While Sharif was not an arbitration case, arbitration was definitely on Justices’ minds. In oral argument, Justices Kagan, Sotomayor, and Scalia all asked how arbitration is permissible given Article III. Musing about the distinction between a contract referring a matter to arbitration and an agreement to have a matter heard by a bankruptcy judge Justice Kagan stated:

The fact that the arbitrator himself doesn’t issue the judgment, and instead you have to take it across the street and the Federal court has to issue the judgment, basically on the arbitrator’s say-so, . . . seems to me much more threatening to the integrity of the Federal judicial system than a system of bankruptcy courts which are, from the very beginning all the way through, supervised by . . . district courts.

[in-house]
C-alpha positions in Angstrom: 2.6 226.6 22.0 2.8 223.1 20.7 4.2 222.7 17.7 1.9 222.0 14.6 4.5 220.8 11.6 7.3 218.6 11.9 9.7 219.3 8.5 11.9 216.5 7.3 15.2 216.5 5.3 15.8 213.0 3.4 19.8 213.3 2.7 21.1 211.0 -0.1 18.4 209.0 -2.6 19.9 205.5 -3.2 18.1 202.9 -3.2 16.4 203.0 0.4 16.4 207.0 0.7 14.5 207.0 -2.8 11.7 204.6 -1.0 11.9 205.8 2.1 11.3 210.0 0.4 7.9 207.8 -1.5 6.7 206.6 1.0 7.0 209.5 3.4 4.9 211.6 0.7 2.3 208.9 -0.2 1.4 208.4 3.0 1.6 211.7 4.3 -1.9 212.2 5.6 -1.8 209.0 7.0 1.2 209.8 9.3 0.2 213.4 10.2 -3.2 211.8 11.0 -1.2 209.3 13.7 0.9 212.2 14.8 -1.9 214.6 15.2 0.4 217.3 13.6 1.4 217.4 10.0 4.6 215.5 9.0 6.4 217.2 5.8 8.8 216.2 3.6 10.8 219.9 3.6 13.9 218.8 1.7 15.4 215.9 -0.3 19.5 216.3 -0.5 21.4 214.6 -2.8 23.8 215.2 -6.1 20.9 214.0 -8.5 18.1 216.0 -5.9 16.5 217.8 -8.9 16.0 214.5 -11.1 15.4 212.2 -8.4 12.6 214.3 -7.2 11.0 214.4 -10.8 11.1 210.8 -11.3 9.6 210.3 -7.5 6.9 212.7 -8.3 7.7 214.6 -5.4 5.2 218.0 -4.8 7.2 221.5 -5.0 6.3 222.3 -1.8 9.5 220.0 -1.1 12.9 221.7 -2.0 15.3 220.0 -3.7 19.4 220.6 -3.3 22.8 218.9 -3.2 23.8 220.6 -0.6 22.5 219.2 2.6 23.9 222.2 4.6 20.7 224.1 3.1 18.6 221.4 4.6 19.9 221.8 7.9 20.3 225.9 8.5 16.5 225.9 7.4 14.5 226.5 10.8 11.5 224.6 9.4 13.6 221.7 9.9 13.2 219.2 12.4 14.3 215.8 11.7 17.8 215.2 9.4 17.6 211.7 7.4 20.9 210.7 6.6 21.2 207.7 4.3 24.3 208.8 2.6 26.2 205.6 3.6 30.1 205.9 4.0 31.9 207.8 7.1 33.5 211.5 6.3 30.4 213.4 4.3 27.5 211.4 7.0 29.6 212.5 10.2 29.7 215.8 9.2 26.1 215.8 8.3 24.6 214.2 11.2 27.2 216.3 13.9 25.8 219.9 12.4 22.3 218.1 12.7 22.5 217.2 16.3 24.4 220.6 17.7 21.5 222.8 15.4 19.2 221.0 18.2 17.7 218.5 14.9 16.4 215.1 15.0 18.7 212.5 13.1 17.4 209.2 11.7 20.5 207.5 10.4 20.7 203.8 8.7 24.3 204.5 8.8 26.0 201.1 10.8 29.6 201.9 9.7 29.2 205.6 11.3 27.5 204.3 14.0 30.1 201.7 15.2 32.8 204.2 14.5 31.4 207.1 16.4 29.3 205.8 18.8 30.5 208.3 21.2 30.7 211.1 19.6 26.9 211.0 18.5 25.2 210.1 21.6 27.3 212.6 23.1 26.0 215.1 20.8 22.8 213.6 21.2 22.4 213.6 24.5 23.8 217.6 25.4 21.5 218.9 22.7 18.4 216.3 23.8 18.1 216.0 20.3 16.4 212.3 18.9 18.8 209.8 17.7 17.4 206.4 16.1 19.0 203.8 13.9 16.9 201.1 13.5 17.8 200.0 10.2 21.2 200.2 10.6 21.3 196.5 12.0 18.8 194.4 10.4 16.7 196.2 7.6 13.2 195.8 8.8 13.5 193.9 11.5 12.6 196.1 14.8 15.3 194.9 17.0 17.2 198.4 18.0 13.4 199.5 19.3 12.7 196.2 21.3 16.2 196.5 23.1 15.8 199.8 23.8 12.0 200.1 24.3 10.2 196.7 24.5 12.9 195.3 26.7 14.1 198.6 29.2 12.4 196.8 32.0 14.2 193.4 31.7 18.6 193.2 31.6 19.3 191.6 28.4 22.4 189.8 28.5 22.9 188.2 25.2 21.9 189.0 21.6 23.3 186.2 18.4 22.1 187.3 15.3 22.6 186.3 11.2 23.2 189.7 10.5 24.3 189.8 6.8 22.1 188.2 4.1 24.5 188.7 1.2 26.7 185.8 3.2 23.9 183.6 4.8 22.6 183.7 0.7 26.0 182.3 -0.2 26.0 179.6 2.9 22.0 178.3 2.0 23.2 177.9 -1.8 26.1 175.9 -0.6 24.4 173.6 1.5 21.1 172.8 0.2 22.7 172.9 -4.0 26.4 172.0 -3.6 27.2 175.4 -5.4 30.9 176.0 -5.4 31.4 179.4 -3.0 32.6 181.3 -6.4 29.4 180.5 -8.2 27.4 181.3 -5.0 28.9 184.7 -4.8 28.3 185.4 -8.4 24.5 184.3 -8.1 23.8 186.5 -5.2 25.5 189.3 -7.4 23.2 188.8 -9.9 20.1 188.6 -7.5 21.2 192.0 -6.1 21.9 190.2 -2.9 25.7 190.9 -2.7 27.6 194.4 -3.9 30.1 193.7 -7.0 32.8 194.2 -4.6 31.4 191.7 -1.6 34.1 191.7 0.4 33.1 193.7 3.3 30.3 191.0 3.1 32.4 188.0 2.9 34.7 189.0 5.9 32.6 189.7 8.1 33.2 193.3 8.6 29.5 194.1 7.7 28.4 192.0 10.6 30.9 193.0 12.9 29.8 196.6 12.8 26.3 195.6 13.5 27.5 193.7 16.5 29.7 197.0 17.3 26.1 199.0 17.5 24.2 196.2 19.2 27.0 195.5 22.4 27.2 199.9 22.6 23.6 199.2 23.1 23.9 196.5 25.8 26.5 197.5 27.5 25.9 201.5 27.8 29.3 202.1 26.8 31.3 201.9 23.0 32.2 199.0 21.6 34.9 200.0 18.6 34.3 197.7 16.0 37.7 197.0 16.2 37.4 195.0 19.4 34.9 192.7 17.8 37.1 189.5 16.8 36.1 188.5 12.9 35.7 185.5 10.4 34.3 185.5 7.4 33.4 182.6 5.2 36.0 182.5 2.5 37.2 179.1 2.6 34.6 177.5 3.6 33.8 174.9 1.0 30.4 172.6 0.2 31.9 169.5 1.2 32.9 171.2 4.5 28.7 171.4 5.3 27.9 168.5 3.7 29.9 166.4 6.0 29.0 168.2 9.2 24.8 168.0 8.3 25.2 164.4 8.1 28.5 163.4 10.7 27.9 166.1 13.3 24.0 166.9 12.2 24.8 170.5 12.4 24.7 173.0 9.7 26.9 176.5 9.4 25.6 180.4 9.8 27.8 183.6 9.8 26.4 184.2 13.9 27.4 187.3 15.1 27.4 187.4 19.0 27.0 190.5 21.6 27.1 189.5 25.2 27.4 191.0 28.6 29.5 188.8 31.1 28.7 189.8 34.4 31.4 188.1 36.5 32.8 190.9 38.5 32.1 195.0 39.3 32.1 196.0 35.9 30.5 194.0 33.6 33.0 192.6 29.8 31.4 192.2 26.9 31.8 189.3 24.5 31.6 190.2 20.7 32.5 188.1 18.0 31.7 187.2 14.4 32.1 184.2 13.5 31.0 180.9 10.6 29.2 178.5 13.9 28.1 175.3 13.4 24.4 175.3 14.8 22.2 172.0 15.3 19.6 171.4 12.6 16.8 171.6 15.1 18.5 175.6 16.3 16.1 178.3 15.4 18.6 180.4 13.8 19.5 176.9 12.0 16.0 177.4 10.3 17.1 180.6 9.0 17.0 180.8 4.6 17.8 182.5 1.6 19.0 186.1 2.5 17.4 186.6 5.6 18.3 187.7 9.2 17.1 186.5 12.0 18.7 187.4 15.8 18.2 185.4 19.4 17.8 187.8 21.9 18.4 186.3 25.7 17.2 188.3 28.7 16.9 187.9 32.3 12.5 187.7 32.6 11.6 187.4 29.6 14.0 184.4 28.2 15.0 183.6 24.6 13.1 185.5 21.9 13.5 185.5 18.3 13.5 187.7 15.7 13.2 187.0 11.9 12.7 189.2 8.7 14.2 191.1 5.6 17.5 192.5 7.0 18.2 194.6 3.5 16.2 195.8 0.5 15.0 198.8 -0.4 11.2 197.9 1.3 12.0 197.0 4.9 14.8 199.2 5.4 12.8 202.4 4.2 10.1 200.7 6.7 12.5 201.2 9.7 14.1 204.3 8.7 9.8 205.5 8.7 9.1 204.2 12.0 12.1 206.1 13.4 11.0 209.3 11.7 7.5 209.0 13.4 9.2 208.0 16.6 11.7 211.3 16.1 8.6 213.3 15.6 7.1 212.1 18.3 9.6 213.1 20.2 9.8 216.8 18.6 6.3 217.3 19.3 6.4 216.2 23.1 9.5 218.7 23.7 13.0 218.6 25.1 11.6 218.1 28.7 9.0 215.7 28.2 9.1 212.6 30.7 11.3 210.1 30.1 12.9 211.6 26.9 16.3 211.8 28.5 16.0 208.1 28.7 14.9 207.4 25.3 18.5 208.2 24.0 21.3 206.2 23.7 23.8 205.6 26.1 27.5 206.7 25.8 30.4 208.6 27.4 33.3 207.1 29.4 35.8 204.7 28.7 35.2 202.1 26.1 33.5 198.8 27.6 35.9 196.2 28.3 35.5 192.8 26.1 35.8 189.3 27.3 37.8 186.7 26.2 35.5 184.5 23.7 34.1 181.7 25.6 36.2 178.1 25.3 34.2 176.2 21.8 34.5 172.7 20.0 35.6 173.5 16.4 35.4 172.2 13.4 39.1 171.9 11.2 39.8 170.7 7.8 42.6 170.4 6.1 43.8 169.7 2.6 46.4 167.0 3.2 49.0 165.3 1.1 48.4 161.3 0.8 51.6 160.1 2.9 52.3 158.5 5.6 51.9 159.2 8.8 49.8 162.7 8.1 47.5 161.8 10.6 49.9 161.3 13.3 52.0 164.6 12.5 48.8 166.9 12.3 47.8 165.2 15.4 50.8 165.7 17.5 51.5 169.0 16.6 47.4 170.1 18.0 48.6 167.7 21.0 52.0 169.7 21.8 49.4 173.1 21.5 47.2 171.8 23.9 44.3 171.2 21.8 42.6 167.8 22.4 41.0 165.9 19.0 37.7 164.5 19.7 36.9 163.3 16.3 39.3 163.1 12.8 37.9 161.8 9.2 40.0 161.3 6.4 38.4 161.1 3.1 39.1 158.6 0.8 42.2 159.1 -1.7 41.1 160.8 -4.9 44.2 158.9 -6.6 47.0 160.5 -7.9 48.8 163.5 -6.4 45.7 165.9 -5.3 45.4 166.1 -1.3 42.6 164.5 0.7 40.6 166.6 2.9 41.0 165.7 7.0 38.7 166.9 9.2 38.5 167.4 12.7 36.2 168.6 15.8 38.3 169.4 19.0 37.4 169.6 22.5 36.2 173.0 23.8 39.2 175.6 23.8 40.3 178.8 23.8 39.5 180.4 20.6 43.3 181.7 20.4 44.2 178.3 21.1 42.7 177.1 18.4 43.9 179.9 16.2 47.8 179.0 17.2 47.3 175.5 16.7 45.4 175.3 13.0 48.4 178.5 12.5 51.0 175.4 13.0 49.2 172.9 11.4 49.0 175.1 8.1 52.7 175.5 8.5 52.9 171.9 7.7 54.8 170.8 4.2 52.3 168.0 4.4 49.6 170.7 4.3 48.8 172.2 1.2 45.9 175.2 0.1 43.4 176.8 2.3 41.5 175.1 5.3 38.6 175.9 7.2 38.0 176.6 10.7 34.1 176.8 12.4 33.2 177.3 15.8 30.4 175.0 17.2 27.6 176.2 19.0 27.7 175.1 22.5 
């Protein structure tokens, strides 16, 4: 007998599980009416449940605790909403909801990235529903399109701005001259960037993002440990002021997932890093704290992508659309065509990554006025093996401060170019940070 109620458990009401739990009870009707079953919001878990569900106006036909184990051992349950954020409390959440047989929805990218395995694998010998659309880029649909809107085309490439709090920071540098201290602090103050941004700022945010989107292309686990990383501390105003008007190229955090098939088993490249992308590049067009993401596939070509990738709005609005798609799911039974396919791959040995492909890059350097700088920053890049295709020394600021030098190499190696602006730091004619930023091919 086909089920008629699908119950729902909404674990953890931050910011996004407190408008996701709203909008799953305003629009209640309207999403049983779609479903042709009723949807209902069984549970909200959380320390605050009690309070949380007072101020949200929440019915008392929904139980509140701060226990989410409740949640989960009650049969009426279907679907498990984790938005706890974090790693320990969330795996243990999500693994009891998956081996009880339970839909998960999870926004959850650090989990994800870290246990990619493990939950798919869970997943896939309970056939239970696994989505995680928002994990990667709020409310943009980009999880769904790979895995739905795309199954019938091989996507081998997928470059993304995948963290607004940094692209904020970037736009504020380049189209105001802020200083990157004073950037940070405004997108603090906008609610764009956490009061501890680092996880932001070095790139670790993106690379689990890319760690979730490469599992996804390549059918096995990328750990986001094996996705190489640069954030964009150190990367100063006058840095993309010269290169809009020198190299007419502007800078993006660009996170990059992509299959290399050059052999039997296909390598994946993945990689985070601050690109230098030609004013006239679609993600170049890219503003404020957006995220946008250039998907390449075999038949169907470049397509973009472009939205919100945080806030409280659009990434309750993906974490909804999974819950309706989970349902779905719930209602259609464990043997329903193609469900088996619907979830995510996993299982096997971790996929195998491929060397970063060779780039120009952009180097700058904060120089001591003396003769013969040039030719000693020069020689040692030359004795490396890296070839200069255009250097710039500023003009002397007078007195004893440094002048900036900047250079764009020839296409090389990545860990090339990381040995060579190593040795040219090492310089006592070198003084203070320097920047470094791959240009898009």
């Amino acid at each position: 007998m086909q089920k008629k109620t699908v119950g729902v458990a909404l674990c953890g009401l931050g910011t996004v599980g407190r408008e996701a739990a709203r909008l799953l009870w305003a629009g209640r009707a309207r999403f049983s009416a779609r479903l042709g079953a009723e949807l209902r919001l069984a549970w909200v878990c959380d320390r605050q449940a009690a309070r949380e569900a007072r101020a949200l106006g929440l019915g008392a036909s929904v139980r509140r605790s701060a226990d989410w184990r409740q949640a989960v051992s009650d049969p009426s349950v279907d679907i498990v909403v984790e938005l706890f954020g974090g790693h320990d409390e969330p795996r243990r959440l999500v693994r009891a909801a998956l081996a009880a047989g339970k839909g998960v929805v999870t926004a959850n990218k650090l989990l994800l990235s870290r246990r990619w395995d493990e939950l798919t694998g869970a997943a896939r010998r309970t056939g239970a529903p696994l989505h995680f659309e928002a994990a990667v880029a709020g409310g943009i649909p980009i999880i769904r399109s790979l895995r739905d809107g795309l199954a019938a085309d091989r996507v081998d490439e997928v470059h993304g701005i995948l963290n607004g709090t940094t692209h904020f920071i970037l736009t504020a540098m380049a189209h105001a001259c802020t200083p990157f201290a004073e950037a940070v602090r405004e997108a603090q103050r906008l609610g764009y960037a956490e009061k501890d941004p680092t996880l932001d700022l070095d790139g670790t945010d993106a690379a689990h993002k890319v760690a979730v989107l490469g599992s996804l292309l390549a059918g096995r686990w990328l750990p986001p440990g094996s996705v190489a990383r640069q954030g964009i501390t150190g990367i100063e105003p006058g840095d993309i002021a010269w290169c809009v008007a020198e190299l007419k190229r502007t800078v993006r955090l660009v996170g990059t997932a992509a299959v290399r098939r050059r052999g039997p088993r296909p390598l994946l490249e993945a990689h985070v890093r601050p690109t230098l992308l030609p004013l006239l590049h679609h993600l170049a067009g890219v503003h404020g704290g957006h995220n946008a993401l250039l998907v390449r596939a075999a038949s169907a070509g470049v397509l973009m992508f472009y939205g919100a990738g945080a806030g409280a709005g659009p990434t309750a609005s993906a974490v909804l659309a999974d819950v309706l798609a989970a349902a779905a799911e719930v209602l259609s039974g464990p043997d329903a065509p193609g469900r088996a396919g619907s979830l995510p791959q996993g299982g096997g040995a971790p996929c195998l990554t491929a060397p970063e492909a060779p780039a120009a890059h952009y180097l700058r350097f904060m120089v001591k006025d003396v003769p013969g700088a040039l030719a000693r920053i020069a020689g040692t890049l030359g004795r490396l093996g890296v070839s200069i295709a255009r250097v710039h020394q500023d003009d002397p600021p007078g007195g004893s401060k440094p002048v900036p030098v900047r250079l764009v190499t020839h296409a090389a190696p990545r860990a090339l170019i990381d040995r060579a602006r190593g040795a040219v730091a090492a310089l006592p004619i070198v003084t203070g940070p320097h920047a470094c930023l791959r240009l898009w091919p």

Indeed, the majority, concurring and dissenting opinions in Sharif all explicitly reference arbitration. The majority observes that from the “early years of the Republic” federal courts have appointed arbitrators, with the consent of the parties. Id. at 8. Justice Alito, concurring, states “[n]o one believes that an arbitrator exercises ‘the judicial power of the United States,’” id. at 1, suggesting that for similar reasons the referral to bankruptcy judges is acceptable, so long as consented to.  And, Justices Roberts and Scalia, dissenting, assert that referrals to arbitration pose no Article III issue because “arbitration is a matter of contract” and because only Article III judges, and not arbitrators, may enter final judgments. Id. at 17. Justice Thomas, also dissenting, similarly emphasizes that arbitrators can only issue decisions and not judgments. Id. at 15-16.